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Brothers South of the Mason Dixon

Abbi Glines

  Brothers South of the Mason Dixon

  Published by Abbi Glines

  Copyright © 2018 by Abbi Glines

  [email protected]

  Interior Design & Formatting by:

  Christine Borgford, Type A Formatting

  All rights reserved. Published in the United States by Abbi Glines. This is a work of fiction. Names, characters, places and incidents either are the product of the author’s imagination or are used fictitiously. Any resemblance to actual persons, living or dead, events, or locales, is entirely coincidental.


  Brothers South of the Mason Dixon

  Chapter One

  Chapter Two

  Chapter Three

  Chapter Four

  Chapter Five

  Chapter Six

  Chapter Seven

  Chapter Eight

  Chapter Nine

  Chapter Ten

  Chapter Eleven

  Chapter Twelve

  Chapter Thirteen

  Chapter Fourteen

  Chapter Fifteen

  Chapter Sixteen

  Chapter Seventeen

  Chapter Eighteen

  Chapter Nineteen

  Chapter Twenty

  Chapter Twenty-One

  Chapter Twenty-Two

  Chapter Twenty-Three

  Chapter Twenty-Four

  Chapter Twenty-Five

  Chapter Twenty-Six

  Chapter Twenty-Seven

  Chapter Twenty-Eight

  Chapter Twenty-Nine

  Chapter Thirty

  Chapter Thirty-One

  Chapter Thirty-Two

  Chapter Thirty-Three

  Chapter Thirty-Four

  Chapter Thirty-Five

  Chapter Thirty-Six

  Chapter Thirty-Seven

  Chapter Thirty-Eight

  Chapter Thirty-Nine

  Chapter Forty

  Chapter Forty-One

  Chapter Forty-Two

  Chapter Forty-Three

  Chapter Forty-Four


  About the Author

  Books by Abbi Glines


  BLEACH AND FRIED food, that’s what I smelled like. Every night when I walked into the trailer I now called home, I immediately stripped off my clothes and tossed them into the washer. The trailer was small, more like a camper trailer, but the rent was cheap. Maybe tiny was a better description. The aroma from the country diner where I worked permeated my clothing and me, causing the entire place to stink.

  It was bad enough the tiny habitat smelled of mildew. I didn’t need to add the stench of my work environment to it. I’d be back to work at six in the morning. I was lucky this town went to bed early. Getting home at ten wasn’t so bad. I had time to shower and get the food smell off me and enjoy the silence of my trailer before going to bed and doing it again the next day.

  Seven days a week. Fifteen hours a day. Six to nine, nine-thirty if I had to clean-up after close. The tips weren’t terrible, better than I had expected. I was paying for my rent, utilities, new cell phone, and food. I’d also managed to save enough to start classes in the fall at the junior college in the next town.

  My work hours would be cut back if I took classes, but Ethel—my boss, and owner of Bright Eyes Diner—said that the summer crowd was big money. Robertsdale, Alabama wasn’t a big town. It was small and similar to Moulton, where I’d grown up. The highway that ran right through it was the road that led to Alabama’s beaches, providing us with lots of summer traffic.

  If I worked the same hours, I would be able to afford both semesters next school term. I needed a degree. I wasn’t going to be able to work in a diner my entire life and didn’t want to be stuck in Robertsdale. I knew I couldn’t go home because living there . . . it wasn’t good for me. Two guys finally caused me to run. My mistake with the Sutton boys wasn’t what my mind was on, but the freedom of getting out of that house. Away from my mother and the darkness that would always be there. Now that I was out of that house, away from that town, I realized my thoughts weren’t so dark. I wanted to find a life for myself and to learn to live happy.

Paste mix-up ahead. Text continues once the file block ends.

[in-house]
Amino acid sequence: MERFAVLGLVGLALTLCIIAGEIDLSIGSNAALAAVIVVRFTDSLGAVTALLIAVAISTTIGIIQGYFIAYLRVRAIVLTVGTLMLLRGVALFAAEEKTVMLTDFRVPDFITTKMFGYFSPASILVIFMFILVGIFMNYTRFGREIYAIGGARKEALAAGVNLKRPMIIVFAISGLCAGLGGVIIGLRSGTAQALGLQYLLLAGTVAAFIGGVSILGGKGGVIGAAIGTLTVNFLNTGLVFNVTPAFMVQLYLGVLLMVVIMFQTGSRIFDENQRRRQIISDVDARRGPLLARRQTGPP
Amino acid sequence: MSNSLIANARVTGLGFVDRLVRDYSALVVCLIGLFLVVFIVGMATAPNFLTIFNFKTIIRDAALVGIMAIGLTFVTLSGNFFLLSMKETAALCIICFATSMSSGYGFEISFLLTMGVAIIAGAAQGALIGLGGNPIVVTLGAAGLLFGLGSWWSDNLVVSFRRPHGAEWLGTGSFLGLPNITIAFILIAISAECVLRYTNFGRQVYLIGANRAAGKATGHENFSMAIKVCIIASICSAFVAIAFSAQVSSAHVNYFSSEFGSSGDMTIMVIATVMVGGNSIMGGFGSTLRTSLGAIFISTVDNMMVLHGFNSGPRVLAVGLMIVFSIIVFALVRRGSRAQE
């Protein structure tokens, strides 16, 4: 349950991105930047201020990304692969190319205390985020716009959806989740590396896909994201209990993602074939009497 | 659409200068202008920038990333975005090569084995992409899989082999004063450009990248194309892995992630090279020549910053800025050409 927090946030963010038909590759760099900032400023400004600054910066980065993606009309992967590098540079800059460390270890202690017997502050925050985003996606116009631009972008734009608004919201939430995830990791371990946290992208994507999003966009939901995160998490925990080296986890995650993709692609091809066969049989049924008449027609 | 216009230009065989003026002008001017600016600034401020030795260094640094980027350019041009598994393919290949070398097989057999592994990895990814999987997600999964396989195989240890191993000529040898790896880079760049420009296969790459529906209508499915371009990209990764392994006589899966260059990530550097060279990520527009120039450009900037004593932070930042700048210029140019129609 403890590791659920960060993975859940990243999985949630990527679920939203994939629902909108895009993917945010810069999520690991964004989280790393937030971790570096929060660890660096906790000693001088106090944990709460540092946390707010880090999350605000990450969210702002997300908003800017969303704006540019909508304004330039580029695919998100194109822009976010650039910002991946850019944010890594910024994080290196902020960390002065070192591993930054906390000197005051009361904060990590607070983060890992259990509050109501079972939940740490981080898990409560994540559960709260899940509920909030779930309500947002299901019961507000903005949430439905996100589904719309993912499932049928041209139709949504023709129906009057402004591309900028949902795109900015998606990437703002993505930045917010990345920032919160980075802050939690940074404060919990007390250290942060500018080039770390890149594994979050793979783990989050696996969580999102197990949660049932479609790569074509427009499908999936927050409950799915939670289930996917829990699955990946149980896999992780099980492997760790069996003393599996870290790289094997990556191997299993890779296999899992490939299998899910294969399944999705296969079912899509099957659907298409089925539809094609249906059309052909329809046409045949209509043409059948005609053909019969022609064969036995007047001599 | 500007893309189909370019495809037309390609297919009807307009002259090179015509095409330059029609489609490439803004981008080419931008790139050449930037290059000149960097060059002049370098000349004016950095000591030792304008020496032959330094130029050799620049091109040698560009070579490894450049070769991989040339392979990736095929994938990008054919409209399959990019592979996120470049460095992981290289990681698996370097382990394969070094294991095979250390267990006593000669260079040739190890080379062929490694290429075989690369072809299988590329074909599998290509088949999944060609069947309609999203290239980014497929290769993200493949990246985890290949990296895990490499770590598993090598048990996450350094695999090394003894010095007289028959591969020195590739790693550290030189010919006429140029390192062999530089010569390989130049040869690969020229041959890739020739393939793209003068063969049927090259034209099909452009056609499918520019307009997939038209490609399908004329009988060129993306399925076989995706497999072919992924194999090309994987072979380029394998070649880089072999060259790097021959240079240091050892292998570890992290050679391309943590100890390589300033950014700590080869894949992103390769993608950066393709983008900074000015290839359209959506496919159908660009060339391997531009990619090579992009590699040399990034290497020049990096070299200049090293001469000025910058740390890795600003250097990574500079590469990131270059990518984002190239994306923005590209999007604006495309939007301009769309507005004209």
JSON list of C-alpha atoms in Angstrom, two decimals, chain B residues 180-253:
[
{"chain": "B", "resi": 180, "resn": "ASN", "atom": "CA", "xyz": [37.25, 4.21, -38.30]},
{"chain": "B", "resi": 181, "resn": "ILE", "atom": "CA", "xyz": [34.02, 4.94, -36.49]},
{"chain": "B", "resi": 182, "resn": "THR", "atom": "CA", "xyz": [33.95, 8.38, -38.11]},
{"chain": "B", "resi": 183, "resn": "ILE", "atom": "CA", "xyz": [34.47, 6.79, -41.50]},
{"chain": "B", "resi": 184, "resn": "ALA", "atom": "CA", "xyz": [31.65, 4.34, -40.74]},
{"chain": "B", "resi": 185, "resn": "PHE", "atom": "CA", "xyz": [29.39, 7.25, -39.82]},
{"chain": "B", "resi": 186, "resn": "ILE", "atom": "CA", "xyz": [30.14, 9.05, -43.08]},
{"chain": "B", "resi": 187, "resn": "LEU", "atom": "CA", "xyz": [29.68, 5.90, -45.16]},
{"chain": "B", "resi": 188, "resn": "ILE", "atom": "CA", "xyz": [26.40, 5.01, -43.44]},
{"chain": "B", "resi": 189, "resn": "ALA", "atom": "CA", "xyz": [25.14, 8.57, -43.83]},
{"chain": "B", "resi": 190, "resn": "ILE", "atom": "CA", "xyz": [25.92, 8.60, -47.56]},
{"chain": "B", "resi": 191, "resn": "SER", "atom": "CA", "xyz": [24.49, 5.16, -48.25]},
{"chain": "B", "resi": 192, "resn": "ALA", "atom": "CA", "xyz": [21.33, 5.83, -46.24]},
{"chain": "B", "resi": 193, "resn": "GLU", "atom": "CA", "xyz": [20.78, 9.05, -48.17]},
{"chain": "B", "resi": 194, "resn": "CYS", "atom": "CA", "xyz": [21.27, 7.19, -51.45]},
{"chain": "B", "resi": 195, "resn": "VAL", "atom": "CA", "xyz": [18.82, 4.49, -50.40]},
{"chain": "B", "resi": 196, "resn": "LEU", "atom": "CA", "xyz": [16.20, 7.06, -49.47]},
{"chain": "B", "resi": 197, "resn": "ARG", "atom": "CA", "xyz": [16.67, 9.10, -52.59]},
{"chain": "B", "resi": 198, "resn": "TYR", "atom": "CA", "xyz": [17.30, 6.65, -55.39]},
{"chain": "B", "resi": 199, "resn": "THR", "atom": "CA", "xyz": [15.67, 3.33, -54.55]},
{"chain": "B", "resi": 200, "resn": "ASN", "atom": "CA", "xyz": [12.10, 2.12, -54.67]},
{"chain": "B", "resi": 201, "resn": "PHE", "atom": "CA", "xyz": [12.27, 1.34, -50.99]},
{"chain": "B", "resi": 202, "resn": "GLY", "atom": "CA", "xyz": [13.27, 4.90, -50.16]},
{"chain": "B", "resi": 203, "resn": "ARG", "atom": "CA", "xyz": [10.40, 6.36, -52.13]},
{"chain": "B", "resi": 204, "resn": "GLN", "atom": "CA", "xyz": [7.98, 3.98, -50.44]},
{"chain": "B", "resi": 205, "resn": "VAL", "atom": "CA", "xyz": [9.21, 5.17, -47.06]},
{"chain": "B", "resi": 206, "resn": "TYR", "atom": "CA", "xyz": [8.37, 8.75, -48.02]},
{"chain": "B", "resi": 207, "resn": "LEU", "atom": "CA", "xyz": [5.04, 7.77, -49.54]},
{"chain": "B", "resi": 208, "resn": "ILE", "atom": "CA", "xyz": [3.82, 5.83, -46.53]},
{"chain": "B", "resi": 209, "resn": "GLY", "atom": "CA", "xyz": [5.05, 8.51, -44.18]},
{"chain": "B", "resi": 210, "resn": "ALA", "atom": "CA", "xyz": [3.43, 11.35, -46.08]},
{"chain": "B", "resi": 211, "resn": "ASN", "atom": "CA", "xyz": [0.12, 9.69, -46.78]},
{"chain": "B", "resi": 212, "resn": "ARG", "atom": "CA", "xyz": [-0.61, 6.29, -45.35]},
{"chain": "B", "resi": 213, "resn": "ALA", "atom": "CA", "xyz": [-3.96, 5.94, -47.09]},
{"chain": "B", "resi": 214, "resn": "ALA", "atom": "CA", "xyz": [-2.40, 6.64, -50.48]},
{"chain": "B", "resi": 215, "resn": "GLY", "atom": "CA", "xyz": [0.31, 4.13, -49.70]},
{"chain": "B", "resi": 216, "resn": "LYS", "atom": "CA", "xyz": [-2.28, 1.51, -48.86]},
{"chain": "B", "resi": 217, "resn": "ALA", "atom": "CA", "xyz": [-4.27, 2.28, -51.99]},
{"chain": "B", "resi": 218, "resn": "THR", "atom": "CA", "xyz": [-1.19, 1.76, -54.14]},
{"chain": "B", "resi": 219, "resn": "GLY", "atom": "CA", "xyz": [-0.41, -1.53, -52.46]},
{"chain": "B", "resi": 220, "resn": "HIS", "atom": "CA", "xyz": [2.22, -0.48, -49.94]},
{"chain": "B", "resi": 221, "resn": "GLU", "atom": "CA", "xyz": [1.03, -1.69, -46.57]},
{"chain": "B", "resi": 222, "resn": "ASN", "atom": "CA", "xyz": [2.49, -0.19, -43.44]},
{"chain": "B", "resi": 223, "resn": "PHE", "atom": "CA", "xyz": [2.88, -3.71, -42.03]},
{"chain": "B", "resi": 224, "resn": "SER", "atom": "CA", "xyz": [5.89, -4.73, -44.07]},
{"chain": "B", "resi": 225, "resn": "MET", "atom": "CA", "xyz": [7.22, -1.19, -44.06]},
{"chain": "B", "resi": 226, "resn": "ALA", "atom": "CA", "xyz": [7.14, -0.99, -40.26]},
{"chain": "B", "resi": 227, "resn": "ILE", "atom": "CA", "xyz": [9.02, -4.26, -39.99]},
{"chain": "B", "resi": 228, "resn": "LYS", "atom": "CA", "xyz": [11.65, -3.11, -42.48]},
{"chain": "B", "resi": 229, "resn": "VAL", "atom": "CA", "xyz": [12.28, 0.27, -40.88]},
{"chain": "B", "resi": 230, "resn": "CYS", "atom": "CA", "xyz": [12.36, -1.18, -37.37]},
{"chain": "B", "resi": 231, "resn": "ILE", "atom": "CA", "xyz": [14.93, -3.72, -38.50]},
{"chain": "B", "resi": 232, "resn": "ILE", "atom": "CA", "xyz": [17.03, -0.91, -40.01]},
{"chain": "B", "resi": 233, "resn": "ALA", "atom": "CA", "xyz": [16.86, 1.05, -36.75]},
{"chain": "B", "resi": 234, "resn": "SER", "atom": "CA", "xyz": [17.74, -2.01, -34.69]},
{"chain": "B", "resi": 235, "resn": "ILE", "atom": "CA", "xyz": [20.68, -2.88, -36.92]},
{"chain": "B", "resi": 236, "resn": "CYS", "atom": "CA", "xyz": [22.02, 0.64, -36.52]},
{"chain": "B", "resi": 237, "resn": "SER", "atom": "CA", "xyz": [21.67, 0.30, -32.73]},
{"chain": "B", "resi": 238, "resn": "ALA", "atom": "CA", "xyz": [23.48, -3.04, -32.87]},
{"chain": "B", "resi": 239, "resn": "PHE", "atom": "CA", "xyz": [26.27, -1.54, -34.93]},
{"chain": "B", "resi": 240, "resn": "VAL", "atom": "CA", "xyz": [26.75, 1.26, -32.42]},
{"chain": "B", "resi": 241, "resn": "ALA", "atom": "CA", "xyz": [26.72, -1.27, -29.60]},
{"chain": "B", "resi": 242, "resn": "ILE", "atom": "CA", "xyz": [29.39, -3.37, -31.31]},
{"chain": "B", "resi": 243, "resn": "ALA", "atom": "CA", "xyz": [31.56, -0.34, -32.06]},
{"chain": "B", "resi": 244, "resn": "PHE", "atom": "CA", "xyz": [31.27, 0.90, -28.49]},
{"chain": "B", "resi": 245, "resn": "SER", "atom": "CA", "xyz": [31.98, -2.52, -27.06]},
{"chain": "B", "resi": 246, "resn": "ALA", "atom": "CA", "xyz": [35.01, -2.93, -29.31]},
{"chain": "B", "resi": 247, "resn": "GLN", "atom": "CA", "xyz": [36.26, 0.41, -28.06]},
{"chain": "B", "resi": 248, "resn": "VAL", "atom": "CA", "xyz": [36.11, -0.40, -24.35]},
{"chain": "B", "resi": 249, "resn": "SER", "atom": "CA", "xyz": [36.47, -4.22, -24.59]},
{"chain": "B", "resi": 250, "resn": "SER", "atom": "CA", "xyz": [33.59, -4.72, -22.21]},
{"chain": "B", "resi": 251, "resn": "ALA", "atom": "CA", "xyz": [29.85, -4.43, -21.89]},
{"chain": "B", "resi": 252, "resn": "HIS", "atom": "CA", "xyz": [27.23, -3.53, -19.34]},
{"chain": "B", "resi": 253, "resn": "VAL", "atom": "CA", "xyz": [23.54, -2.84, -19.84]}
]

I stopped at the kitchen bar after dropping my clothes in the washing machine. Still naked and needing to get the greasy food smell off my skin, I paused to pick up the white invitation that hadn’t left my thoughts since I received it in the mail last week. I used a post office box for my phone bill and my best friend, Dixie Monroe. I trusted her, but I didn’t trust her not to break down and search for me if she had my real address. Dixie would never understand this trailer and why I wanted this. How living here was so much better than what I’d left behind. Because Dixie never really knew me. No one did.

  I looked at the invitation every day. The RSVP card was still there, unreturned. There was a short, handwritten message included from Dixie begging me to come to her wedding.

  Going wasn’t an option for me. I should have been the maid of honor. We had planned our weddings since we were thirteen. I would stand by her and she would for me at my wedding. We’d marry brothers and live next door to each other. Our kids would grow up best friends and our holidays would always be shared. I’d have a large Christmas party at my house and they’d all come. When I say all, I mean the Sutton boys, their wives and kids—that was the fantasy. One I went along with. I’d smile when we’d talked about it, knowing that wasn’t in my future. I’d become the queen of pretend long before I’d become friends with Dixie Monroe.

  Dixie thought I’d run because of what had happened between Brent, Bray and me.

  Loving two Sutton boys instead of one had been a mistake, but it wasn’t why I left. My reasons were darker than that. Dixie thought I should come back home. She had done the same thing, loved two Sutton boys, but she hadn’t screwed it up the way I had. She’d loved two of them at different times and hadn’t hurt them. She hadn’t been with one brother and cheated on him with his twin. No, that mistake was all mine. I hadn’t been alone in my cheating. Bray Sutton had been right there with me. He’d made me love him. I’d gotten so consumed with him, so freaking obsessed with him that I saw nothing else. Not even the damage that I would inevitably cause. Nothing. I only saw Bray.